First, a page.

A remarkable collection of automobilia from the Sussex based 1950s motor racing driver, the late John Young, is to be sold at Toovey’s Washington salerooms on Friday 23rd February 2018.
John Young was a gentleman motor racer and enthusiast. He joined the R.A.F when he left Dulwich College. He once told me “I wanted to fly a Spitfire but there were too many pilots just after the war for me to get a look in, so I left and joined the family firm, Rose and Young. We were agents for Mercedes-Benz.”
1955 was an important year for British motor sport, especially in endurance sports car racing.
In August 1955 John Young raced in the Goodwood Nine Hours Endurance Race here in Sussex driving a Lotus-Connaught. His co-driver was John Coombs. John explained to me “We were going well in the Connaught and racing into the evening until Coombs came in saying his hands were cold and borrowed my gloves. Shortly after that he turned it over but, thank God, he was alright!” The story was a timely reminder of how dangerous motor racing was in the 1950s.
Earlier in 1955 as April turned to May Stirling Moss famously won the Mille Miglia with his navigator Denis Jenkinson. They finished thirty-two minutes ahead of second place Juan Manuel Fangio. Both men were driving a Mercedes 300SLR. Commenting on his own 300SL Gullwing Mercedes John Young told me “When you drive a 300SL quickly it’s important to keep the power on in the corners or they spin – you’ve really got to drive it! Moss was the master…the best driver of these; he was very good.”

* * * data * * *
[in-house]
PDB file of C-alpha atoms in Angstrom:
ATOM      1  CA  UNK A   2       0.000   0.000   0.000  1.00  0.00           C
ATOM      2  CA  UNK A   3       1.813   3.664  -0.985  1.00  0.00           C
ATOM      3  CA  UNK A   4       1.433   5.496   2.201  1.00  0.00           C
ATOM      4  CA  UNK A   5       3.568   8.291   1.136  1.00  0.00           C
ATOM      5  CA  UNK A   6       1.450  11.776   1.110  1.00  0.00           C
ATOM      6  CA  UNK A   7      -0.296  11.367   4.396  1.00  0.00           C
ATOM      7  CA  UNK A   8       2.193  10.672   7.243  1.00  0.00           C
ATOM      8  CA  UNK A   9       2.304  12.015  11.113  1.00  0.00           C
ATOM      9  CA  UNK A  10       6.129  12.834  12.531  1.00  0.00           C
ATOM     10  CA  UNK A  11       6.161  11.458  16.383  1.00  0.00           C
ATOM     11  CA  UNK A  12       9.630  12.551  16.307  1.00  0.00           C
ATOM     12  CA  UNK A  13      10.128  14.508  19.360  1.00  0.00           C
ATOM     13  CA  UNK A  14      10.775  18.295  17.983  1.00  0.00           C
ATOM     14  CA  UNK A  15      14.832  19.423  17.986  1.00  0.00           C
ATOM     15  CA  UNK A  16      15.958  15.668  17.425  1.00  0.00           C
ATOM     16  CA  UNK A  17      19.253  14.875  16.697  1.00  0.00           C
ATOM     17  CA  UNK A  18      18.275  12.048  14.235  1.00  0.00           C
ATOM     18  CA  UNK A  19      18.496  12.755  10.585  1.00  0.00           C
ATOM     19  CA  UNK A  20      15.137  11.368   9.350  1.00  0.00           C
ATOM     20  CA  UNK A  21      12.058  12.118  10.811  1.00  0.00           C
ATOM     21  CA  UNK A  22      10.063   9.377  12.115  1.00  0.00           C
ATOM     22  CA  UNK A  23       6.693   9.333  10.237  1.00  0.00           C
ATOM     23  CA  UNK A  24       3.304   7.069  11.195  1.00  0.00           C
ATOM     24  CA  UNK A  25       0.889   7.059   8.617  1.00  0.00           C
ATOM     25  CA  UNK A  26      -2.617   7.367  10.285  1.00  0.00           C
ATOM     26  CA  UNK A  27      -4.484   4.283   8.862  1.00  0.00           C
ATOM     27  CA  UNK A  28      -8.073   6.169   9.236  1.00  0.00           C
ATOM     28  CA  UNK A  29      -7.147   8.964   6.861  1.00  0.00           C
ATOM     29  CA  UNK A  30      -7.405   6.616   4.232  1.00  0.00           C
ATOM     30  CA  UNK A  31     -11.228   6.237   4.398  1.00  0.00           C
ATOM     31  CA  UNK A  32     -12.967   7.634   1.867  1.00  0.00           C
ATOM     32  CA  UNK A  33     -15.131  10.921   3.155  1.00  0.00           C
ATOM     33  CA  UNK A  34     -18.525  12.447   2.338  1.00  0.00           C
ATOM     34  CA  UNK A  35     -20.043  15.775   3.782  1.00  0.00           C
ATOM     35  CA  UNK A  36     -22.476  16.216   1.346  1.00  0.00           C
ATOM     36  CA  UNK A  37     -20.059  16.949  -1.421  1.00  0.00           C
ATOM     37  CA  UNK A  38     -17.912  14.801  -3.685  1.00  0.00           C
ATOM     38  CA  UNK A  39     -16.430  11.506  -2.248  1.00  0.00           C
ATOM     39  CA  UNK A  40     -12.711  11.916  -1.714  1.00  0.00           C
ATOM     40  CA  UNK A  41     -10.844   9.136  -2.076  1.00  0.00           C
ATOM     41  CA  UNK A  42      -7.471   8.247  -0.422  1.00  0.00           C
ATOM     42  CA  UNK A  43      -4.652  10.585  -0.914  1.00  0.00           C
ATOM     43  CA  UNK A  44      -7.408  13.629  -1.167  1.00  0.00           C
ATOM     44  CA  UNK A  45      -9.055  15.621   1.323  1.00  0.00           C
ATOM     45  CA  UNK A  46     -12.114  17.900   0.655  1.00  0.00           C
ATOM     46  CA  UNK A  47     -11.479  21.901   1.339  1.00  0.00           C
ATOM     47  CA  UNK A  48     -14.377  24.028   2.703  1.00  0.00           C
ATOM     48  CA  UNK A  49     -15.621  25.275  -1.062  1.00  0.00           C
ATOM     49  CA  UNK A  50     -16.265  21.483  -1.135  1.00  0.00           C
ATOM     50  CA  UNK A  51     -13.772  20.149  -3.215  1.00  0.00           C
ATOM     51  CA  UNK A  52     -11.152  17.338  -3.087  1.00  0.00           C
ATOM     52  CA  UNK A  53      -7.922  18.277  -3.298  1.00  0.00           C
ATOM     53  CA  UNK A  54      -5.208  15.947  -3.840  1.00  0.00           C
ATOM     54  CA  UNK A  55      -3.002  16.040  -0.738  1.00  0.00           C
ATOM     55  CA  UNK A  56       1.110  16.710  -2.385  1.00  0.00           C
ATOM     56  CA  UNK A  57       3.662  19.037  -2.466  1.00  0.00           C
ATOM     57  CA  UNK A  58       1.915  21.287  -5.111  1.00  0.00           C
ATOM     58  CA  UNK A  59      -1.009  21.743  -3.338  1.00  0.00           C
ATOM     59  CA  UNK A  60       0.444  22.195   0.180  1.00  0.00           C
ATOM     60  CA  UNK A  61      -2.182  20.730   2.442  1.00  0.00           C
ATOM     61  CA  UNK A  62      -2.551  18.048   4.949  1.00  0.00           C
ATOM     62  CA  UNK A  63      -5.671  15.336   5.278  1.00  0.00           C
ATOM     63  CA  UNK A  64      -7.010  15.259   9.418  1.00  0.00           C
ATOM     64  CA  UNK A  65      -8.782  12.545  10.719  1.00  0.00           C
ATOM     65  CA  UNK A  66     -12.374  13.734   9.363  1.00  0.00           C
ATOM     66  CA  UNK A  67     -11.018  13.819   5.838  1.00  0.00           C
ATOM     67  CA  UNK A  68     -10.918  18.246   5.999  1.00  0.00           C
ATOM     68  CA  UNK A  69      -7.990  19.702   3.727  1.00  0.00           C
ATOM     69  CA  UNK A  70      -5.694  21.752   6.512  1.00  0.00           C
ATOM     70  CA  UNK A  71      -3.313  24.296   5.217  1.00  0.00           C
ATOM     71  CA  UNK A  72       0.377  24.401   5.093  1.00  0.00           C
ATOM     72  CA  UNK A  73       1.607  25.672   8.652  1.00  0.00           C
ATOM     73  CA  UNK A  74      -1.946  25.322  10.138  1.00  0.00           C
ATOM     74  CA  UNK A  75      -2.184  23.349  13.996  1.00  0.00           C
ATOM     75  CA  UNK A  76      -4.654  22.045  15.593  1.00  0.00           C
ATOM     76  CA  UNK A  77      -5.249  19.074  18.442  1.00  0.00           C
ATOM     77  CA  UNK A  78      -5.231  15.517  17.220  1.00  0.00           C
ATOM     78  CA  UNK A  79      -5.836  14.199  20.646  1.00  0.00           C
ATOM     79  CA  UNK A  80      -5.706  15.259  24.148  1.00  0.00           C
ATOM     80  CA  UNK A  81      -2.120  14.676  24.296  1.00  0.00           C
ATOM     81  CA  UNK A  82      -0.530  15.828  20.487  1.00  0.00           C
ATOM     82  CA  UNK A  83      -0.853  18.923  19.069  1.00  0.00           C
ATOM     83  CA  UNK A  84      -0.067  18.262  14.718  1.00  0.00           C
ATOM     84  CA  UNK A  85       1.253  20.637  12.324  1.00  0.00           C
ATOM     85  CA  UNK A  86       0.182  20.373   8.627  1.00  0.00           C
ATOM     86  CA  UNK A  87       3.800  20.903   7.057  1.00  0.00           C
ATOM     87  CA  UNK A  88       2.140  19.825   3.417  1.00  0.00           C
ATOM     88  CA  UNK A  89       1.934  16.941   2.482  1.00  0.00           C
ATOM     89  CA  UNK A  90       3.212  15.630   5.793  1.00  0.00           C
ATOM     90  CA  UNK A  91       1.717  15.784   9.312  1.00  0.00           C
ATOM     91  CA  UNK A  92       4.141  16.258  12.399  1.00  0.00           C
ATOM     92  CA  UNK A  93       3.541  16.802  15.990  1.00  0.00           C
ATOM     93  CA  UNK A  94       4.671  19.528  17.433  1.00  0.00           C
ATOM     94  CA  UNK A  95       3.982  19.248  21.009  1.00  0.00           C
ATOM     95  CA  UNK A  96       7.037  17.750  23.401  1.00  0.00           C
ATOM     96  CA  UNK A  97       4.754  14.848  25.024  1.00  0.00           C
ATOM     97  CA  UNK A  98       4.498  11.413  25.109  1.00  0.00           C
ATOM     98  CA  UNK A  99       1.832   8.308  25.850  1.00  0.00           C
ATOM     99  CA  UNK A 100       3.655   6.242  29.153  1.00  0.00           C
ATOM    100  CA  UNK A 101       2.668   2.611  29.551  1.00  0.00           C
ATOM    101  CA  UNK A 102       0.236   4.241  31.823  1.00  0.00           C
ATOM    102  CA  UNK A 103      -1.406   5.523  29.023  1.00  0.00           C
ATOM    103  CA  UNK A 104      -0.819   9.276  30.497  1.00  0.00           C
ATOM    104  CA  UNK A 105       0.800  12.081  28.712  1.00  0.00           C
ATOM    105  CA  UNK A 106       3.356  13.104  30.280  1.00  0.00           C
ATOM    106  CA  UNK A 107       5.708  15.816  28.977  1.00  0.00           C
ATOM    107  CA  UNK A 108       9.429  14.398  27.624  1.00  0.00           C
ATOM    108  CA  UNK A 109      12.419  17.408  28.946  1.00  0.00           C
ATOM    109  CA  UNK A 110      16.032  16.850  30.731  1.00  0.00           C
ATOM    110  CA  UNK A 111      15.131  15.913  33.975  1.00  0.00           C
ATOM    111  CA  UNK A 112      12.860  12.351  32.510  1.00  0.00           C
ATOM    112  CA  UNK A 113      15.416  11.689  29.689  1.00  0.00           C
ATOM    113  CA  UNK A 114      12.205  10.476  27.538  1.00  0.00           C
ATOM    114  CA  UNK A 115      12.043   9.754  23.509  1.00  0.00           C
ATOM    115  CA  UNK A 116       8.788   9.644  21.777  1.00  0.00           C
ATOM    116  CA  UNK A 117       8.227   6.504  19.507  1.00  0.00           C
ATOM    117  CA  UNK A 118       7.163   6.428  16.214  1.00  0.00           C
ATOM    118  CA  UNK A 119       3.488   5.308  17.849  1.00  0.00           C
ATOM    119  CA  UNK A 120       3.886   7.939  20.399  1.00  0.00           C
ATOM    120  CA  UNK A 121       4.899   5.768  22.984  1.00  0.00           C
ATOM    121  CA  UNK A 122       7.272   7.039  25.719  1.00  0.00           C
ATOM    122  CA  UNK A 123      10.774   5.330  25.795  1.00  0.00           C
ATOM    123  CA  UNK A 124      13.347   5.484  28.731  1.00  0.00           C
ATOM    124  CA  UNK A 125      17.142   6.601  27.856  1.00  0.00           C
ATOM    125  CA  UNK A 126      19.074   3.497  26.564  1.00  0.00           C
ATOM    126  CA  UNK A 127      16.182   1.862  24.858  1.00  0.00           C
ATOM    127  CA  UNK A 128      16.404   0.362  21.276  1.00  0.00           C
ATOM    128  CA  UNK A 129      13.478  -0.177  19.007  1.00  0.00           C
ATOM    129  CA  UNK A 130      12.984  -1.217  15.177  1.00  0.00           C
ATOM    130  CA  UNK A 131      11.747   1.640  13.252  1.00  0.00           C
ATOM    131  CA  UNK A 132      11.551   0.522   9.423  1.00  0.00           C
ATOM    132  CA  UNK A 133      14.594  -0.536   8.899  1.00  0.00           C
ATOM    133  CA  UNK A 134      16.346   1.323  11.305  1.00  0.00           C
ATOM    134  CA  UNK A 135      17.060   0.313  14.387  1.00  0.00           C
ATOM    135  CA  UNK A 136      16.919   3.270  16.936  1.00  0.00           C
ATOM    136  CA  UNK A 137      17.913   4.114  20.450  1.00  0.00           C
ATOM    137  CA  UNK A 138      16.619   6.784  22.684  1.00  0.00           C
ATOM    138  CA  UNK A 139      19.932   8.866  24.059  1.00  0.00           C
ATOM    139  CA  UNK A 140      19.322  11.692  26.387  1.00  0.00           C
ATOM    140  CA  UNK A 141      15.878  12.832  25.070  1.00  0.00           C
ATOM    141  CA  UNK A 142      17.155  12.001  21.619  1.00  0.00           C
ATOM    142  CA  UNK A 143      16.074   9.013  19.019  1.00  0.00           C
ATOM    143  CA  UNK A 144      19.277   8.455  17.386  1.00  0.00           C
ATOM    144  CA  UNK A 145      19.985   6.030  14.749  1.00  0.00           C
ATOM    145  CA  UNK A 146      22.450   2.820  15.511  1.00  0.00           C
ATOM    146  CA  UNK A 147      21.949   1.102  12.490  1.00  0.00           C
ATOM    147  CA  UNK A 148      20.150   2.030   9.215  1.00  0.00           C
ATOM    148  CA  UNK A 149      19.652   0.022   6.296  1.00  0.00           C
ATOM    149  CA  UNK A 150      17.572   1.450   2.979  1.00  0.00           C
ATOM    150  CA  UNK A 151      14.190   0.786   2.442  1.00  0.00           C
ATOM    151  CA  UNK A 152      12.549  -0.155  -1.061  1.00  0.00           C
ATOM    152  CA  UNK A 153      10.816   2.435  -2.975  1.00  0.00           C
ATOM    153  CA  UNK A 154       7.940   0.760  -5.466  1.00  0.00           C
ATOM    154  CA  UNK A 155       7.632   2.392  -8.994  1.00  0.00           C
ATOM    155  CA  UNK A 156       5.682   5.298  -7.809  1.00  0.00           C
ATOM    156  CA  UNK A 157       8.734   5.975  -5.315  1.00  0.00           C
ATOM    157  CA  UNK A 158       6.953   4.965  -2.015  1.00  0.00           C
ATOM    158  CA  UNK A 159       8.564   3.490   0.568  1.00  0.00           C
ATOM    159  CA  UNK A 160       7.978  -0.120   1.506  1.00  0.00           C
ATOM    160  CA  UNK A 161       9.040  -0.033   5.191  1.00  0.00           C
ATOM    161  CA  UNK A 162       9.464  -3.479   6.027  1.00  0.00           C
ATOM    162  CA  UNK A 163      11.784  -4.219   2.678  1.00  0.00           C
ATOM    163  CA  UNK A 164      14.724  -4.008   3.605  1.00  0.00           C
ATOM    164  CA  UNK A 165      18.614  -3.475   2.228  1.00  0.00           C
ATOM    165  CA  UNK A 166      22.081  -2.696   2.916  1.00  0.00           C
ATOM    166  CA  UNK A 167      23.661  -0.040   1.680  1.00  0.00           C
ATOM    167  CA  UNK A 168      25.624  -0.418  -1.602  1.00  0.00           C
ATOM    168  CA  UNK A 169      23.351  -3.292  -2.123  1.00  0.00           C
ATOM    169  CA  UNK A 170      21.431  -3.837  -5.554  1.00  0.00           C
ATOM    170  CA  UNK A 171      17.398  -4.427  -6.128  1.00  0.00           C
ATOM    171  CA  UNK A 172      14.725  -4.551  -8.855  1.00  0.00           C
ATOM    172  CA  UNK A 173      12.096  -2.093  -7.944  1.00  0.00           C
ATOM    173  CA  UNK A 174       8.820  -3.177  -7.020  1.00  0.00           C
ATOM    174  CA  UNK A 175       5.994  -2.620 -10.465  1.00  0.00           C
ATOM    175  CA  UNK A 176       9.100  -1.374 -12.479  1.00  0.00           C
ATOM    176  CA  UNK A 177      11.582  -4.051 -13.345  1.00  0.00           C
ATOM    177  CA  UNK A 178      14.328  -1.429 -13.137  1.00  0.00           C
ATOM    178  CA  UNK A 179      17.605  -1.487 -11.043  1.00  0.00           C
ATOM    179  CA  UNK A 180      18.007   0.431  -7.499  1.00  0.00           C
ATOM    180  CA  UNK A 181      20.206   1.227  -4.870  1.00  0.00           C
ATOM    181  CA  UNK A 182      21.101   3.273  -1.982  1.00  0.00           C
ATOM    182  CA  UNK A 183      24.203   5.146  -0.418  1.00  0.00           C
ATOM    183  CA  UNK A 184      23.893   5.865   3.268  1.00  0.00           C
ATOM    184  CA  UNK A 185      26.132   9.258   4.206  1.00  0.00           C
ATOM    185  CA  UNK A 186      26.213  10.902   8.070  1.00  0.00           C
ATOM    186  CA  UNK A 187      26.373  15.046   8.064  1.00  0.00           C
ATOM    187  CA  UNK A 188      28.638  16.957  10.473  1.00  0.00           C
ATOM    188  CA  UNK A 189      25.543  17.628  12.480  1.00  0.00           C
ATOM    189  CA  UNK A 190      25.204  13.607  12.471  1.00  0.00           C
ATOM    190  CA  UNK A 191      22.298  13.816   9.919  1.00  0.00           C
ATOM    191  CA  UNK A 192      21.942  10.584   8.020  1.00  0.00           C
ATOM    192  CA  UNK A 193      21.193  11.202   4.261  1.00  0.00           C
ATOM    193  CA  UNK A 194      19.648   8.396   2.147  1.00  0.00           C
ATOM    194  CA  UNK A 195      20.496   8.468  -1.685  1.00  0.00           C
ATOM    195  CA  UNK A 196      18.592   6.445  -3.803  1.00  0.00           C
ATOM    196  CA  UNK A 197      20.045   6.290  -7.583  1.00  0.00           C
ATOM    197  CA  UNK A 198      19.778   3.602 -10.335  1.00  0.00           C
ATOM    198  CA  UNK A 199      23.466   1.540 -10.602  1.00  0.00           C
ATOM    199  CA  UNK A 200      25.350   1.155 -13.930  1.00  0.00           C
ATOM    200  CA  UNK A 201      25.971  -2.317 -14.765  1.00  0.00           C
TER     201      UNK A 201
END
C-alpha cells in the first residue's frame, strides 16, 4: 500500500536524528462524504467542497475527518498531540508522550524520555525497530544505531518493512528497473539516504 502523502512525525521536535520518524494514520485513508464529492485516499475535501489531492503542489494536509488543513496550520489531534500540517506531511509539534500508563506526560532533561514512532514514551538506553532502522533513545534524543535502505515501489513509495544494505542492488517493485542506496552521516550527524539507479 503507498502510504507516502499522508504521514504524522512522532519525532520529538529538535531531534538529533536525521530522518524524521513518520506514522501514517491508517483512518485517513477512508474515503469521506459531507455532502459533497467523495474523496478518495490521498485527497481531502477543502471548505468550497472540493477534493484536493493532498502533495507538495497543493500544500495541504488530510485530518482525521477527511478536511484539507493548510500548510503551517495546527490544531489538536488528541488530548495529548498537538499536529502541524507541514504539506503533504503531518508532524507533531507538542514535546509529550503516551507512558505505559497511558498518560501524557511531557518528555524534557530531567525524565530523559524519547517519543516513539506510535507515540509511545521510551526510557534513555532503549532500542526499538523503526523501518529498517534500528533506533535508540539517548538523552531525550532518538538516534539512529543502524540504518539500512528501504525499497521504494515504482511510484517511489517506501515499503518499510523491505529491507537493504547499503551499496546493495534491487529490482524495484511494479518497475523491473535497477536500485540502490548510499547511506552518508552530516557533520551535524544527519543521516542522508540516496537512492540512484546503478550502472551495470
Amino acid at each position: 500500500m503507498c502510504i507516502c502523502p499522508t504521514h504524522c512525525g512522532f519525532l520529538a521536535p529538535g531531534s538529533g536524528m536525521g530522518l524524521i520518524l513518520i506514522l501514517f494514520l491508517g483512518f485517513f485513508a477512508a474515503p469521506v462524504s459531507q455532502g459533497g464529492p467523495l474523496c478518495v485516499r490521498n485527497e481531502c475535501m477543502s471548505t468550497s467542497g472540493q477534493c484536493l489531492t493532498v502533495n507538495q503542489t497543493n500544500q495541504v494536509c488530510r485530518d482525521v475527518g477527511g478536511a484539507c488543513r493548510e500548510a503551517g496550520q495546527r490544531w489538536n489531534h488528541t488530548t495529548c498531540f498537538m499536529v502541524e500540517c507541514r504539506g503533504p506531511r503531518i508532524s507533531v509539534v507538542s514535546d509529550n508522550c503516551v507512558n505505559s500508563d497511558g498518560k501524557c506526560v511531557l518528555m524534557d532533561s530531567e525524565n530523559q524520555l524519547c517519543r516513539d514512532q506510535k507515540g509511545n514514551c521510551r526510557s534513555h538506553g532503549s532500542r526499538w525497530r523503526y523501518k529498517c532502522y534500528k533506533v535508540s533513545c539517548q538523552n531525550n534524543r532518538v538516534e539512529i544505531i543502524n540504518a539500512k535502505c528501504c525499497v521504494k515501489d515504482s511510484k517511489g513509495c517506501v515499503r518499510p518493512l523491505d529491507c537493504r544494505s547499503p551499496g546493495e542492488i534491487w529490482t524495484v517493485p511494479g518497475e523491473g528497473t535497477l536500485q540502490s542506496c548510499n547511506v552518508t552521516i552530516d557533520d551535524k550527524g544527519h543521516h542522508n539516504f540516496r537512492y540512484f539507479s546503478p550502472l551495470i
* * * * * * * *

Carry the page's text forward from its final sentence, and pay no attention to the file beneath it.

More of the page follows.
At the Le Mans twenty-four hours race in June 1955 Mike Hawthorn won in a works Jaguar D-type. In the early stages of the race Hawthorn raced closely with Fangio who was co-driving a Mercedes 300SLR with Stirling Moss. But the tragedy of the accident which resulted in a Mercedes disintegrating and killing some eighty spectators would overshadow Hawthorn’s victory. Hawthorn was devastated.
The beautifully crafted and poignant ⅛ scale hand-finished model of Mike Hawthorn’s 1955 Jaguar D-type Le Mans winner is just one of the lots of automobilia entered from John Young’s collection and carries a pre-sale auction estimate of £600-£900.
John Young’s great friend, Roy Salvadori, would deliver victory at Le Mans for Aston Martin in a DBR1/300 sports car in 1959. The evocative oil painting by Roy Nockolds of a DBR1/300 has a presentation plaque to Roy Salvadori from Aston Martin owner, David Brown, dated December 16th 1957. It is estimated at £800-£1200.
John Young’s delight in sharing a story and his enthusiasm were balanced by his self-effacing modesty. A generous man, he epitomised the best of his era: a gentleman racer, a collector and an enthusiast with a deep love of life, cars and the Sussex countryside. His collection of automobilia will be sold at Toovey’s on Friday 23rd February 2018. For more information visit www.tooveys.com.